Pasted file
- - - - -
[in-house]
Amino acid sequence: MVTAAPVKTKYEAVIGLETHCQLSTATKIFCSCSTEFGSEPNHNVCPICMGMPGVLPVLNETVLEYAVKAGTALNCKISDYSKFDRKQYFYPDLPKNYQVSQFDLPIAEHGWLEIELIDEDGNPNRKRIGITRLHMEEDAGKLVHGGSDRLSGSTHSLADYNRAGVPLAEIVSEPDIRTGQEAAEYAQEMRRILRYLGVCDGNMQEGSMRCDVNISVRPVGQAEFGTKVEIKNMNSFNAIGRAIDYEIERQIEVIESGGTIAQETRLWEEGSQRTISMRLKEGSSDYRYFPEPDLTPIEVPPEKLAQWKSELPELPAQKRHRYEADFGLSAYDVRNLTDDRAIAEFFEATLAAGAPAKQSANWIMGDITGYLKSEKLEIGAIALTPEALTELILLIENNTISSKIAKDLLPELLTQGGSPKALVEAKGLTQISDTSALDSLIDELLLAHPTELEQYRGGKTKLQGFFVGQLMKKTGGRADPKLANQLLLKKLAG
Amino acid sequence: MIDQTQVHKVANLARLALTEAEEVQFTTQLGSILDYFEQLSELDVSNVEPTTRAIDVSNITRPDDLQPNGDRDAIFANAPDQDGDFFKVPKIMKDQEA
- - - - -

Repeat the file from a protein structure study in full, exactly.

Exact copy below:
[in-house]
Amino acid sequence: MVTAAPVKTKYEAVIGLETHCQLSTATKIFCSCSTEFGSEPNHNVCPICMGMPGVLPVLNETVLEYAVKAGTALNCKISDYSKFDRKQYFYPDLPKNYQVSQFDLPIAEHGWLEIELIDEDGNPNRKRIGITRLHMEEDAGKLVHGGSDRLSGSTHSLADYNRAGVPLAEIVSEPDIRTGQEAAEYAQEMRRILRYLGVCDGNMQEGSMRCDVNISVRPVGQAEFGTKVEIKNMNSFNAIGRAIDYEIERQIEVIESGGTIAQETRLWEEGSQRTISMRLKEGSSDYRYFPEPDLTPIEVPPEKLAQWKSELPELPAQKRHRYEADFGLSAYDVRNLTDDRAIAEFFEATLAAGAPAKQSANWIMGDITGYLKSEKLEIGAIALTPEALTELILLIENNTISSKIAKDLLPELLTQGGSPKALVEAKGLTQISDTSALDSLIDELLLAHPTELEQYRGGKTKLQGFFVGQLMKKTGGRADPKLANQLLLKKLAG
Amino acid sequence: MIDQTQVHKVANLARLALTEAEEVQFTTQLGSILDYFEQLSELDVSNVEPTTRAIDVSNITRPDDLQPNGDRDAIFANAPDQDGDFFKVPKIMKDQEA